Without a doubt the main symbol of Rome, the Colosseum is conveniently located within sight and easy walking distance from the Forum. The sheer size of it makes it the greatest Roman amphitheatre of its time. This is where you are transformed back to the time of gladiator fights, public executions, and exotic animal exhibitions.
Visit Palatine Hill
It was here, on the Palatine Hill, that Romulus started Rome’s first settlement in the middle of the 8th century BC. Huts and tombs from the iron age, an ancient fortification, places of worship, and imperial palaces are only some of the structures revealed by excavations on the Palatine Hill.
Colosseum and Roman Forum tickets: how to skip the line
More than 4.5 million tourists visit the Roman Forum each year, and around 6 million want to see the Colosseum. So, you can imagine what the queues look like on busy days. By investing in a skip- the-line Roman Forum ticket, you can spend more time discovering and less time standing in a line, sometimes in sweltering heat.
Make sure you buy the Roman Forum skip-the-line ticket (online here) before your visit!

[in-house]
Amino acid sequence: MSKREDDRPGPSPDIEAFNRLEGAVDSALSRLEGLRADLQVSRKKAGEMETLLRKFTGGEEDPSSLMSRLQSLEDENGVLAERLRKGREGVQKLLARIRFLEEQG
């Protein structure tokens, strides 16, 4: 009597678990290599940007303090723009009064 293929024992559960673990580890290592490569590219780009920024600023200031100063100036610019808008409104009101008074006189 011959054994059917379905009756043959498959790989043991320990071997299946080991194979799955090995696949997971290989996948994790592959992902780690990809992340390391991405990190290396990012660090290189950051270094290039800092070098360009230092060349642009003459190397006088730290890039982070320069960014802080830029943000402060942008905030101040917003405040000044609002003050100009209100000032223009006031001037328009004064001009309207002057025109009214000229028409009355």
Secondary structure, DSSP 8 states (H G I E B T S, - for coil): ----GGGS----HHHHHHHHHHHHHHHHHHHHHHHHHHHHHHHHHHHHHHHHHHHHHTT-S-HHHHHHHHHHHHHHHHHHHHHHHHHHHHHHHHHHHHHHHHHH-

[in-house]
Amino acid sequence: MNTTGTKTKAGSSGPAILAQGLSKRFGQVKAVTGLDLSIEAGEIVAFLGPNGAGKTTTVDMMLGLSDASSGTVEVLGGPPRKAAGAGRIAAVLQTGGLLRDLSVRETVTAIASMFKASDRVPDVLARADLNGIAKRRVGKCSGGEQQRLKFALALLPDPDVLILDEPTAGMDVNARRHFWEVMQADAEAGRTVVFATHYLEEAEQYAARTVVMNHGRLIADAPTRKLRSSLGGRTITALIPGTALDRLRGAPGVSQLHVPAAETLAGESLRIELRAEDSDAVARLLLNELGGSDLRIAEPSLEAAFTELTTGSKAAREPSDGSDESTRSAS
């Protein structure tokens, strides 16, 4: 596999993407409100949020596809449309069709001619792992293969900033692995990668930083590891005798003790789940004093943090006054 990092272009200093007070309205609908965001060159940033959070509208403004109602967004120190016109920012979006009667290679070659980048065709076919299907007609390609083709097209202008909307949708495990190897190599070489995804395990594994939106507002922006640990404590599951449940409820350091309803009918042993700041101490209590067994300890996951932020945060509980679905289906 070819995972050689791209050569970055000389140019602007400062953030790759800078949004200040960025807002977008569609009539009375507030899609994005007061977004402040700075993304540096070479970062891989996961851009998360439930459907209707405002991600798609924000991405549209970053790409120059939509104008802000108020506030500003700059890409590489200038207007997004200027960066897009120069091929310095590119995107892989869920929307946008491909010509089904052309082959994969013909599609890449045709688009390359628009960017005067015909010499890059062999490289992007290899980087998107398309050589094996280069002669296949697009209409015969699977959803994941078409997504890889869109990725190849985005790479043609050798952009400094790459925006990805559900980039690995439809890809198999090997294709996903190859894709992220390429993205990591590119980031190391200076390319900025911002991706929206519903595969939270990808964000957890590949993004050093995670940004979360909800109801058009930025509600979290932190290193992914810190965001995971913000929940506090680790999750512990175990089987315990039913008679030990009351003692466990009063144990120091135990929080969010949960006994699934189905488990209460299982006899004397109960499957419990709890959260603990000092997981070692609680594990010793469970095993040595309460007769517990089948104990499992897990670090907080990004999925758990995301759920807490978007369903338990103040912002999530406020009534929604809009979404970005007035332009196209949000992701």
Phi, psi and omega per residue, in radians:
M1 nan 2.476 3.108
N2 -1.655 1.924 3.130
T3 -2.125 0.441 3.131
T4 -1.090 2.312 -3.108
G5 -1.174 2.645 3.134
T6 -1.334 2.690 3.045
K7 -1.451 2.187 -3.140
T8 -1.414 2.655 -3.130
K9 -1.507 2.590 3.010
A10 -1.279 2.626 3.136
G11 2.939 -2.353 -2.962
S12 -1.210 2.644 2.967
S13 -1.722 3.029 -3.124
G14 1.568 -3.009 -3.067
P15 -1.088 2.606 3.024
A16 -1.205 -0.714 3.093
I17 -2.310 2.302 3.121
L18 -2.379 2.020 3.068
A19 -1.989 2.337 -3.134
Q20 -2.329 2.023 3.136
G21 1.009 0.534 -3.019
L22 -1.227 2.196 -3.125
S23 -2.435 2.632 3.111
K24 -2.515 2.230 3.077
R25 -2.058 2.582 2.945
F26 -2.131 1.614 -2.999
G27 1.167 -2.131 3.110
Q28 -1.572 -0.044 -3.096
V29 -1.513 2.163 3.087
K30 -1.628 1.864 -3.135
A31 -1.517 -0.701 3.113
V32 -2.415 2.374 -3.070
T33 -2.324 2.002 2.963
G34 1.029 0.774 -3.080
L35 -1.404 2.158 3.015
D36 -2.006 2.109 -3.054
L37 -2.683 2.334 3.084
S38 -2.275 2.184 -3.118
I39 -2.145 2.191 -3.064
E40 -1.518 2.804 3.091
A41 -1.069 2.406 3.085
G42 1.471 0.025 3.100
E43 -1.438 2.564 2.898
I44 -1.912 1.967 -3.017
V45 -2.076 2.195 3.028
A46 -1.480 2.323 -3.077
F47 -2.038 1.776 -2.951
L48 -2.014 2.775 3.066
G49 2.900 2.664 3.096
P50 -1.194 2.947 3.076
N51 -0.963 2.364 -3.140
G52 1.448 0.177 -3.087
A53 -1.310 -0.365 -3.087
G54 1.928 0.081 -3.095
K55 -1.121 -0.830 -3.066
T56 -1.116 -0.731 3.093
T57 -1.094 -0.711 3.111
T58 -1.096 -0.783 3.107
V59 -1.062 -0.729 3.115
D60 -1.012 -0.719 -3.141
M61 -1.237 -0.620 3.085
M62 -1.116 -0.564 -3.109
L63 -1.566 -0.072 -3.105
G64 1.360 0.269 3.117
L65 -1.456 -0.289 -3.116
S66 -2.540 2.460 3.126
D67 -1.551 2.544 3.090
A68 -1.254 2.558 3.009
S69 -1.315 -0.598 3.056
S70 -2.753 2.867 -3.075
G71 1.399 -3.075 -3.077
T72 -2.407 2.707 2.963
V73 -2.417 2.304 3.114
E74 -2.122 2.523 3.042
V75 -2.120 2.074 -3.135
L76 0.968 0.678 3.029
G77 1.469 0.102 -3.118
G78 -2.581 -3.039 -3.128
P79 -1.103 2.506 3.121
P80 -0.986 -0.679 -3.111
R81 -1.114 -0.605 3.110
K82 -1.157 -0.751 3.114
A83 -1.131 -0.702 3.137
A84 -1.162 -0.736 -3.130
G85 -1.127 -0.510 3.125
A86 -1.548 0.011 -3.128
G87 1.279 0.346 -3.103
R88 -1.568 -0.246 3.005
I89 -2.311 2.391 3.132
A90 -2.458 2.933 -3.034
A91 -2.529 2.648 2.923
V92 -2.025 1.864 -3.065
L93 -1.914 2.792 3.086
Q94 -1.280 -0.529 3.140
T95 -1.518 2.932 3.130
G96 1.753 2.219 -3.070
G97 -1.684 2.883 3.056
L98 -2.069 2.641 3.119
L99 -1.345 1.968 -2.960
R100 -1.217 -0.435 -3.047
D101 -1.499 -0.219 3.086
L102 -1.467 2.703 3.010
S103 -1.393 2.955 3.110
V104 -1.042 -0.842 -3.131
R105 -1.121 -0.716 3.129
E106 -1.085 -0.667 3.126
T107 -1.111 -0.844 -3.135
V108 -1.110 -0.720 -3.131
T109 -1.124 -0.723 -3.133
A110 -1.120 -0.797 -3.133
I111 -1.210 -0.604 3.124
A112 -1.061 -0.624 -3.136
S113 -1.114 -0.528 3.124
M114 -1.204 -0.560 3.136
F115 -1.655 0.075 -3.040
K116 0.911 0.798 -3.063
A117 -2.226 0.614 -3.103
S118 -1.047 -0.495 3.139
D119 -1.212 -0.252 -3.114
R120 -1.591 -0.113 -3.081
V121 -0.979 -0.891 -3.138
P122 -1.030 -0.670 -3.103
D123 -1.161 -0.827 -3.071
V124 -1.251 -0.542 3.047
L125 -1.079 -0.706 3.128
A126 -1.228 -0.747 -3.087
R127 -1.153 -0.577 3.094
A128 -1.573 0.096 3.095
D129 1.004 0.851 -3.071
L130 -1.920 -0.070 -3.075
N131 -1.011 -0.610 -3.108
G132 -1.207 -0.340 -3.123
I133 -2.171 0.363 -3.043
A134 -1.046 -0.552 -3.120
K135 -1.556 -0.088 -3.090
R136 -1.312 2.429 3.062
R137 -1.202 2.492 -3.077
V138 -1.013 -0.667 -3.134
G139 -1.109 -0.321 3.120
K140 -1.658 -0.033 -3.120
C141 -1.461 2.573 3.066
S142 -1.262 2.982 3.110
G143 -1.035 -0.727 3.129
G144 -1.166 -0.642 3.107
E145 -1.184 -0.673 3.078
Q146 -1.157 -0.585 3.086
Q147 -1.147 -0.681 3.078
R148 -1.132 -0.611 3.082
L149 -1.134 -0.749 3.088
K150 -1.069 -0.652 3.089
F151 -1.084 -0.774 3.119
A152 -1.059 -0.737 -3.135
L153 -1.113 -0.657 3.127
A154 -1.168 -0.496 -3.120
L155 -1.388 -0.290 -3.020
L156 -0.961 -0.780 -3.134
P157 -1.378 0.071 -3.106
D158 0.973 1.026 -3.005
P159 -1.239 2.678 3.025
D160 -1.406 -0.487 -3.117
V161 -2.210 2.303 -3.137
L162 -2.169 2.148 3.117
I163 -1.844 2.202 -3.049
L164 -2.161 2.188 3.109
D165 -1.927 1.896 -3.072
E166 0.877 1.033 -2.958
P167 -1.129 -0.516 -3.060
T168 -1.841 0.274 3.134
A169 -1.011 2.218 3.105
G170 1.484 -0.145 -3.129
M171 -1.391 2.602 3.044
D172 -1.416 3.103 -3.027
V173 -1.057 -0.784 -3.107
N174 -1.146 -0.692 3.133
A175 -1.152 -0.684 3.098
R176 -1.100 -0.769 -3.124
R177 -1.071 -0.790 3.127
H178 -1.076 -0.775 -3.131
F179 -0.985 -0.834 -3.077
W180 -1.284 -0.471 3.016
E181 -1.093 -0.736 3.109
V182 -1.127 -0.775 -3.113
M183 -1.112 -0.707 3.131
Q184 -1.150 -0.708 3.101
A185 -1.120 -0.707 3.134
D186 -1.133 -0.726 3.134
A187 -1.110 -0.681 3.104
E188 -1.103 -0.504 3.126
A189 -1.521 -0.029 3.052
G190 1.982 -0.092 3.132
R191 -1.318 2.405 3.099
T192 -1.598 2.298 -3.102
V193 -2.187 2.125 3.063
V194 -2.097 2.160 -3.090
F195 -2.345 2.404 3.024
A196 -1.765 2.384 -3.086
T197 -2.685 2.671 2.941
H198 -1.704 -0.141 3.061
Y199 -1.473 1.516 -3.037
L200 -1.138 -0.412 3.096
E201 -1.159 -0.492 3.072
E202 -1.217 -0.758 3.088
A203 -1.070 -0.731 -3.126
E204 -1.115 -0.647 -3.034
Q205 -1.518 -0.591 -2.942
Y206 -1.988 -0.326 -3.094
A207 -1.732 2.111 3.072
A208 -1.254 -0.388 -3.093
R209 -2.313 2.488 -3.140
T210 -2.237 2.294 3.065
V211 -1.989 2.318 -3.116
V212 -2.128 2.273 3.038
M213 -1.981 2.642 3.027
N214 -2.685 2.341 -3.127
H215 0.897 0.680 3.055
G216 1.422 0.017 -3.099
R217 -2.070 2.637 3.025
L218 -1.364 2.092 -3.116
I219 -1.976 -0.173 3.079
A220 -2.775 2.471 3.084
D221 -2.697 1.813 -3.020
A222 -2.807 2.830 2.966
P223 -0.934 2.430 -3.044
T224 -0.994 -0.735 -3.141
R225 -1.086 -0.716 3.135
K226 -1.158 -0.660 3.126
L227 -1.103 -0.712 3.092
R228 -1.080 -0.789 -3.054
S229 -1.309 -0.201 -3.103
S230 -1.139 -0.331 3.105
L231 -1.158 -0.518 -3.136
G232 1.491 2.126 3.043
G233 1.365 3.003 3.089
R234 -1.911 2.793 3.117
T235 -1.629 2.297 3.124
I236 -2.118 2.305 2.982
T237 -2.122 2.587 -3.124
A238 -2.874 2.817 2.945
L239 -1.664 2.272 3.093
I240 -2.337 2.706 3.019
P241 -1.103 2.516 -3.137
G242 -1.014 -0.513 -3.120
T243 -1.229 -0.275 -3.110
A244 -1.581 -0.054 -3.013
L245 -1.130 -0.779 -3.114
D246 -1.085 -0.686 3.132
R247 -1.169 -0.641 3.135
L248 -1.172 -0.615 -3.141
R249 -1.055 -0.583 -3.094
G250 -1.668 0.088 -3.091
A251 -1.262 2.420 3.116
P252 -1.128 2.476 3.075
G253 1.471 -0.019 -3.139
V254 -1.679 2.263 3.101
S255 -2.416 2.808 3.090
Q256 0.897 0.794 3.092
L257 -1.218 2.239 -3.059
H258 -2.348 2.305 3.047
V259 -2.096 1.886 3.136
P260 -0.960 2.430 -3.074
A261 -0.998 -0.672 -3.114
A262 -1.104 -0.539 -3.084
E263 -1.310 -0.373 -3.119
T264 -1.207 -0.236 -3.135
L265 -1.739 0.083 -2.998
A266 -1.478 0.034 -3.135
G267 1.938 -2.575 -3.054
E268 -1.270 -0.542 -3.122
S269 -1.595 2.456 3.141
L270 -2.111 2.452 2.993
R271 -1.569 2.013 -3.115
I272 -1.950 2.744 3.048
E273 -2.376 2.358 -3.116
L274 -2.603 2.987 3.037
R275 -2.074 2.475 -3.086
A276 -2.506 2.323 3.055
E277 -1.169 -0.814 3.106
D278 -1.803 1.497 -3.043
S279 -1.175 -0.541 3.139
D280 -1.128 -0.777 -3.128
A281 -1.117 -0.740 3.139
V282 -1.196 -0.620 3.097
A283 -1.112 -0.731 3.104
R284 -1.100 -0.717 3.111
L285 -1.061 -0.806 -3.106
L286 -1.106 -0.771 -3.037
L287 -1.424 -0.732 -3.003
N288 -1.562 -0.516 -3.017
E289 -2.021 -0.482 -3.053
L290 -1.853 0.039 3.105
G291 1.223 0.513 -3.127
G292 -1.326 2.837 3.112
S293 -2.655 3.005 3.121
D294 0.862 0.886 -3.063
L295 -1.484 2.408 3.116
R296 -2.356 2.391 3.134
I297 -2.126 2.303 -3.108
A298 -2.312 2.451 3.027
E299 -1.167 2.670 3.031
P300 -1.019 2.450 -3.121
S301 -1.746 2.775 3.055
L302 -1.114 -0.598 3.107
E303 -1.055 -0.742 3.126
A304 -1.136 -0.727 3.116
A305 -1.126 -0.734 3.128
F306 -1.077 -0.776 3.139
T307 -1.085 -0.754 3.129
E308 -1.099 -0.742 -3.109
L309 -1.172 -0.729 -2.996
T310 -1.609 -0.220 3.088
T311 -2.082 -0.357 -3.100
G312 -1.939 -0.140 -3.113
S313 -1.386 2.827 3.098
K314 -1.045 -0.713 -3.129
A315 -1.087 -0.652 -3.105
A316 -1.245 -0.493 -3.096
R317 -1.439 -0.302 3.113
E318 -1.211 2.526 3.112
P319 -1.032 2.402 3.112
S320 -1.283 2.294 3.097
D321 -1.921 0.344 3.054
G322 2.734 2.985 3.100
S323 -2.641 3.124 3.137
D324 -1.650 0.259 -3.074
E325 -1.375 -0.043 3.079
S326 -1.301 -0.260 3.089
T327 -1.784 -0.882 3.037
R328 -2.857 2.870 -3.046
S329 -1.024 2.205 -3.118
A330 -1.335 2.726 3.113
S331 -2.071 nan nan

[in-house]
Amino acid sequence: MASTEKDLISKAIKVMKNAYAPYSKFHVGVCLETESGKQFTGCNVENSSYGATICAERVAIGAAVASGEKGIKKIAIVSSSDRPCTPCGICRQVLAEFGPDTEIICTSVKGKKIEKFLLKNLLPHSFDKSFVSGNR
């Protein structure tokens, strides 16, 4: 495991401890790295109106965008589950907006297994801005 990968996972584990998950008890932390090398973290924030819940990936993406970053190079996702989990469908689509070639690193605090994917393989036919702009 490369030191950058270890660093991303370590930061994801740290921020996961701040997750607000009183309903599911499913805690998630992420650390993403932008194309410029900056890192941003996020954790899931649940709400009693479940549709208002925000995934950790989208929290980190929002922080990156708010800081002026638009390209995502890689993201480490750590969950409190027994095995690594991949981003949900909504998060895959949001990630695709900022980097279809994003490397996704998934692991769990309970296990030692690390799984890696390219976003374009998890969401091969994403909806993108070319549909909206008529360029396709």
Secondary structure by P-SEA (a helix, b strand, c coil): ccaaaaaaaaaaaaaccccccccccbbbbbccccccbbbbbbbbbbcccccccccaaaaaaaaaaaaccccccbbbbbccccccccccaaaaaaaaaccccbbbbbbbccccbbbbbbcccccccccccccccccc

TOP TIP: If you’re going to buy tickets on the day, the waiting line at the Forum and Palatine Hill are never as busy as at the Colosseum. In fact, there are hardly ever queues at the Palatine Hill ticket office which is only a 5-minute walk from the Colosseum.
More ways to skip the line at the Colosseum and Forum, is to buy the Rome Tourist Card. We recommend you to choose the audio guide or guided tour ticket to make sure he gets into the Coliseum, which has reduced its admission for standard tickets. We tell you more in our Roma Pass Cost article here.
Planning your visit to the Forum, Colosseum and Palatine Hill
Getting to Roman Forum
As two of the top sights in Rome, it’s easy to get to the Roman Forum and Colosseum by public transport or hop-on, hop-off tourist buses.
The Forum is situated at Largo della Salara Vecchia 5/6, and Palatine Hill at Via di San Gregoria 30.
The closest Metro station to both the Forum and the Colosseum is the Blue Line B Colosseo station. Buses that stop nearby include the numbers 75, 81, 175, 204 and 673, as well as Tram 30.
Roman Forum and Colosseum Opening Hours
|January 2 to February 15||08:30 to 16:30|
|February 16 to March 15||08:30 to 17:00|
|March 16 to last March Saturday||08:30 to 17:30|
|Last March Sunday to August 31||08:30 to 19:15|
|September 1 to September 30||08:30 to 19:00|
|October 1 to last October Saturday||08:30 to 18:30|
|Last October Sunday to December 31||08:30 to 16:30|